After a brief leave-taking during our site update, the “See It Like Jones Would” posts are once again available. For those of you who, like us, are fans of R. V. Jones, we invite you to read them all. And if you’ve read them before, we invite you to read them again. As red teamers, is it possible to get too much R. V. Jones?
When flying over occupied Europe in 1941, many British bomber pilots left their I.F.F. (identification, friend or foe) transponders on, believing that the signals jammed the German radar-guided spotlights. British scientific intelligence leader R. V. Jones suspected otherwise, and he reasoned that leaving the I.F.F. on (via the so-called J-switch) was a no-win strategy for the British:
During the World War II “Battle of the Beams,” the Germans introduced a series of beam-based guidance systems for their bombers, which the British in turn attempted to counter. The third in the series of German systems, the Y-Gerät (Y-device), offered improved flexibility and accuracy, features that naturally worried the British.1 Fortunately for the British, they managed to anticipate the system...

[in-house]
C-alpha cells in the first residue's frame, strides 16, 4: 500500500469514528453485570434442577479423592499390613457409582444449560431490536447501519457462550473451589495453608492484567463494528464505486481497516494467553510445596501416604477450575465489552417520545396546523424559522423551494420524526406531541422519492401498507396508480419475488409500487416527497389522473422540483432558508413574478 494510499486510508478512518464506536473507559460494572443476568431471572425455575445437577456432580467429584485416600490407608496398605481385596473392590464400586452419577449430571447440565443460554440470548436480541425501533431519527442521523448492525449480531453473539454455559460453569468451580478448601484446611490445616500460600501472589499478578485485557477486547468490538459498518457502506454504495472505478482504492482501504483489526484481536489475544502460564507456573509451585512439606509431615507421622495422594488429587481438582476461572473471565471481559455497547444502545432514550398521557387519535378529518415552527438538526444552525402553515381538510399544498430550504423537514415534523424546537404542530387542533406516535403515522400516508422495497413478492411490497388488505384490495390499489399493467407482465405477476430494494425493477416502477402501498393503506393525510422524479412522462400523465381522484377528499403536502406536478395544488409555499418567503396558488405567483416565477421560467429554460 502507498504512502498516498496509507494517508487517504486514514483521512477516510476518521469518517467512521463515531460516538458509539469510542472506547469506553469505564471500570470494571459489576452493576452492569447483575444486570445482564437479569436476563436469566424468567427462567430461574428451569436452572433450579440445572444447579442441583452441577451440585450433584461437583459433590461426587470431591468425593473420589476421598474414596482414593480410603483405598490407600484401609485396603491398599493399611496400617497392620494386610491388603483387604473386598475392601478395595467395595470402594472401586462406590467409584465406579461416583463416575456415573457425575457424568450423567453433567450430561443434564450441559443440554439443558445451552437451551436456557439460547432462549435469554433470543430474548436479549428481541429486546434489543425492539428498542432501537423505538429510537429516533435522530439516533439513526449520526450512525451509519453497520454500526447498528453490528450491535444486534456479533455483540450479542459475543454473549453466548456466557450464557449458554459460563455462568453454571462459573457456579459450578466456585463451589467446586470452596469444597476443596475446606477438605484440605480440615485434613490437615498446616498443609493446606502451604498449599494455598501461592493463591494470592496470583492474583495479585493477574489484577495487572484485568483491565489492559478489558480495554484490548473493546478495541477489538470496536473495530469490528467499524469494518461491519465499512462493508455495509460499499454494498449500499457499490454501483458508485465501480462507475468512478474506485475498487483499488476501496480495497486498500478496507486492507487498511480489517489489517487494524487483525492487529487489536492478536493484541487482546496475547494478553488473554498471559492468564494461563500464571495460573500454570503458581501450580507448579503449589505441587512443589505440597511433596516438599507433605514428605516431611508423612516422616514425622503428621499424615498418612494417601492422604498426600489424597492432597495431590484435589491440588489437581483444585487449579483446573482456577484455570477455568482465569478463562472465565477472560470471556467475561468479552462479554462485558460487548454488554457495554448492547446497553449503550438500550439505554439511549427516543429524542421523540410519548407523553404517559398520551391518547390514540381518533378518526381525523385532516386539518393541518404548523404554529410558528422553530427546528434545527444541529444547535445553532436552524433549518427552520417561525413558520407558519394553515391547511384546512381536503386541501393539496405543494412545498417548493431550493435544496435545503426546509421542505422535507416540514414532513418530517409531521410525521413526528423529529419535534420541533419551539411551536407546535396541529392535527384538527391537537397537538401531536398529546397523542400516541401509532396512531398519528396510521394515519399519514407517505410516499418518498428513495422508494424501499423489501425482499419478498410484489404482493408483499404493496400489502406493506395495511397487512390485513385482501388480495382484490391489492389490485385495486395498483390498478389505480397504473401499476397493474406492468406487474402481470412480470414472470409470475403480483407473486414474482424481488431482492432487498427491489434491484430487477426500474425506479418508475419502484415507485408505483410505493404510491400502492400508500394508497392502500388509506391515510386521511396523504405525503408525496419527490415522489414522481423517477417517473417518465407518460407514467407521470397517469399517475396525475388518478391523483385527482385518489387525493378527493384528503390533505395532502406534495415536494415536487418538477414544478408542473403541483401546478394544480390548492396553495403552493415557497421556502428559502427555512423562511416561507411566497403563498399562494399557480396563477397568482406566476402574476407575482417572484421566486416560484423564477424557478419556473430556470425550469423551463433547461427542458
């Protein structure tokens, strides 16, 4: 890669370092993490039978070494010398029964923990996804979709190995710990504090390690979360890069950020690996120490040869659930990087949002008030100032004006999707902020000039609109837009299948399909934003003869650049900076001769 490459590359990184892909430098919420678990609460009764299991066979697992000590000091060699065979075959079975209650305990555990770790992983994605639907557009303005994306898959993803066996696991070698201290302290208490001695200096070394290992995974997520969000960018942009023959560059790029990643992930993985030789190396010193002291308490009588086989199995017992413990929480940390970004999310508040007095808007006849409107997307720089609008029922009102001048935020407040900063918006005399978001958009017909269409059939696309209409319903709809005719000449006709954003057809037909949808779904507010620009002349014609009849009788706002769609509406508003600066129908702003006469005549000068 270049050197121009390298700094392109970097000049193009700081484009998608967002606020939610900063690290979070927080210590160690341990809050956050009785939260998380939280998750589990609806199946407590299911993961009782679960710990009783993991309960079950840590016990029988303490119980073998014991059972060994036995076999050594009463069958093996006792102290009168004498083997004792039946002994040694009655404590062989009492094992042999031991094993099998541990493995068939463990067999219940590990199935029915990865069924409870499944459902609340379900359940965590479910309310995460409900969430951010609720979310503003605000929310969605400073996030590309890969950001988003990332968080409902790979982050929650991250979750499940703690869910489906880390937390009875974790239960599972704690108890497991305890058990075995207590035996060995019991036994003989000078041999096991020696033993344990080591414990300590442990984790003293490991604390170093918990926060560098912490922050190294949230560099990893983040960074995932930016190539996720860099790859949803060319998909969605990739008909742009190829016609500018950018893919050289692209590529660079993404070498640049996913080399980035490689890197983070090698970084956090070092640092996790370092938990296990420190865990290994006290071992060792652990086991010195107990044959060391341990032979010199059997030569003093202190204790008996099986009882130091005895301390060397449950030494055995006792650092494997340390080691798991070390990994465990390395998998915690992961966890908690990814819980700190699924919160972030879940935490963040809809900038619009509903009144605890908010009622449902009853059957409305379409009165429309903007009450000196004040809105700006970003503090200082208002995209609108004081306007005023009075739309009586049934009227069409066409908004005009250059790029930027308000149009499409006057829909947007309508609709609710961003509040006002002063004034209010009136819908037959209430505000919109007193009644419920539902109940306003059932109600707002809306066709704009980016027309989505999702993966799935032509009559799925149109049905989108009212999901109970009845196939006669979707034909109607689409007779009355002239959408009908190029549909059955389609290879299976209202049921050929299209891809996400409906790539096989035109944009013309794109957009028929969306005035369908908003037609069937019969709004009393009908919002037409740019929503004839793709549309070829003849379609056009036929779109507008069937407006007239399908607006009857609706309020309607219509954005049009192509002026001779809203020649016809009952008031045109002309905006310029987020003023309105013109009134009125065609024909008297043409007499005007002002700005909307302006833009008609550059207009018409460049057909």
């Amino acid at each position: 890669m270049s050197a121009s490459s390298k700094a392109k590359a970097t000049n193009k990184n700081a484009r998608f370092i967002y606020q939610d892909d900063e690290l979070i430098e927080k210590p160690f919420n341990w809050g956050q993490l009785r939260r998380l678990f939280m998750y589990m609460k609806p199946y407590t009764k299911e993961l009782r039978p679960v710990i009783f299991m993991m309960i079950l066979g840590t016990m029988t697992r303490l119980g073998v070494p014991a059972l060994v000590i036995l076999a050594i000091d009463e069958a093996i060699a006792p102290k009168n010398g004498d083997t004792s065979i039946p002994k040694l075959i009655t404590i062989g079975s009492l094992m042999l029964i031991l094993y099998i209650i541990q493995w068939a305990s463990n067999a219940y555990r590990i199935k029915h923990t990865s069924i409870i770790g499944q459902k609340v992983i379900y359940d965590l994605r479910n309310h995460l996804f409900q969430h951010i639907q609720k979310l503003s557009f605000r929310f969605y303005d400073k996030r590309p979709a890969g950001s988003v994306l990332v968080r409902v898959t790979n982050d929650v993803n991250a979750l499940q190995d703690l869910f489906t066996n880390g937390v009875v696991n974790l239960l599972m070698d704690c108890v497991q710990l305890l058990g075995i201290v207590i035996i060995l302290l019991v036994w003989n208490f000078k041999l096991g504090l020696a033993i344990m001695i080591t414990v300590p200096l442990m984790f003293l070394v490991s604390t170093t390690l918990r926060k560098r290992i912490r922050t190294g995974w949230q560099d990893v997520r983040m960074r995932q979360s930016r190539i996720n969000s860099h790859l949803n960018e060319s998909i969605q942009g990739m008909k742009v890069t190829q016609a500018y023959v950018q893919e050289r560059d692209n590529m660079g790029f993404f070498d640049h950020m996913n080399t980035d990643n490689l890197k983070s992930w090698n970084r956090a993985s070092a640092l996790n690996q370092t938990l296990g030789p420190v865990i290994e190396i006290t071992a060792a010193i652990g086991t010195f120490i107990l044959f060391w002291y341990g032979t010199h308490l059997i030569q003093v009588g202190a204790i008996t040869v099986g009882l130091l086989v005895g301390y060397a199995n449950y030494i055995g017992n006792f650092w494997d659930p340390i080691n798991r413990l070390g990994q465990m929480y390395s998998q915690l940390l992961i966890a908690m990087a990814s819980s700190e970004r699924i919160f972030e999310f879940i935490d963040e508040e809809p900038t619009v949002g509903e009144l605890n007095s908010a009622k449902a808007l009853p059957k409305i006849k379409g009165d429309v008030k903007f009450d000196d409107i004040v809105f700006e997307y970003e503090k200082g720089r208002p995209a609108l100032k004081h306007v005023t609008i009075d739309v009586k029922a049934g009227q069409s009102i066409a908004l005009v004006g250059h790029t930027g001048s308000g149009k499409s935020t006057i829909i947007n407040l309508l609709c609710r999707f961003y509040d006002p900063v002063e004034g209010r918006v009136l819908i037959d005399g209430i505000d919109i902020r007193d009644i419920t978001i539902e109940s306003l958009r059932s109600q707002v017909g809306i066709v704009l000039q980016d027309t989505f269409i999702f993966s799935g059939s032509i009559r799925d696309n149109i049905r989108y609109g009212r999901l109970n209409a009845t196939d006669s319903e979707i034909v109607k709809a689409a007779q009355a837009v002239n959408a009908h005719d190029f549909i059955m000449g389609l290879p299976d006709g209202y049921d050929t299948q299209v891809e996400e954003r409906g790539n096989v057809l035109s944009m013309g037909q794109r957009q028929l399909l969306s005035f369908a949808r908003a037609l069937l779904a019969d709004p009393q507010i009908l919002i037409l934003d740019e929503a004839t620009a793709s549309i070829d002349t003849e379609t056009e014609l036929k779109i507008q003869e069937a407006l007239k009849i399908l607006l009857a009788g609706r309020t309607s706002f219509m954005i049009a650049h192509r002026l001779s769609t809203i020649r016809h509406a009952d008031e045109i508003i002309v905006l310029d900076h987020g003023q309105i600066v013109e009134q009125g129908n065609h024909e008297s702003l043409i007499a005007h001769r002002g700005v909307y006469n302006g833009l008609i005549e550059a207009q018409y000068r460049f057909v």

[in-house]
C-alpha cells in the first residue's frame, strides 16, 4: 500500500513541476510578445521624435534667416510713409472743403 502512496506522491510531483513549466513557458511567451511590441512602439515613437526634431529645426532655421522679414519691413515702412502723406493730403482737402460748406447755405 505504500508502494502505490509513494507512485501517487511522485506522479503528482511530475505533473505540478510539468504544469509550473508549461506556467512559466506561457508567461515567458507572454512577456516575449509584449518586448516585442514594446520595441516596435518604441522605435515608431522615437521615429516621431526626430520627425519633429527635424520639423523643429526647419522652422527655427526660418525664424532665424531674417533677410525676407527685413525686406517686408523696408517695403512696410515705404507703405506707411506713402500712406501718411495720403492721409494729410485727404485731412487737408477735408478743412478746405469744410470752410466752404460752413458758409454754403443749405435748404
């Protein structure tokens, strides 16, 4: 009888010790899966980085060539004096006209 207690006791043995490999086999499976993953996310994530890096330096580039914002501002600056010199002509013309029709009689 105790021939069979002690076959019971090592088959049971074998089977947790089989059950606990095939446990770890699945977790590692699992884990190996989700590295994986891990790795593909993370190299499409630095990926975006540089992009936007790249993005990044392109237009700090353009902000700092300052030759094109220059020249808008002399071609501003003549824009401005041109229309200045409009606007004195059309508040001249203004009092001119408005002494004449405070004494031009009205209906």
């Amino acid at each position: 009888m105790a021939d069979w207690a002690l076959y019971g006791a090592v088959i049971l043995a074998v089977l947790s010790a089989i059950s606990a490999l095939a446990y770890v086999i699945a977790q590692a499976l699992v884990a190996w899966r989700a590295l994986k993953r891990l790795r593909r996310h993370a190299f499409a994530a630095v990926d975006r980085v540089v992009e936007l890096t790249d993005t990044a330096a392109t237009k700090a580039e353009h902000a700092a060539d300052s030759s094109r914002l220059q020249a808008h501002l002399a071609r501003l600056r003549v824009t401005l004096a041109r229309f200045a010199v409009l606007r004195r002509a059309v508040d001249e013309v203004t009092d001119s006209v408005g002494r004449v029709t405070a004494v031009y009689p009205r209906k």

In Reflections on Intelligence, R. V. Jones briefly reviews the British decision to adopt a convoy system during World War I. The case brings to light two useful insights: (1) know your data’s heritage and (2) value the opinions of junior officers. It also emphasizes how easy it is to work at cross purposes within the same organization.
In the spirit of the last “Jones” post, we’d like to revisit his narrative on the V-2. One of the key questions Jones and his colleagues struggled with was the size of the rocket and the rocket’s warhead. The experts’ estimates were at times rashly speculative (for which Jones excoriated them—a subject for another post).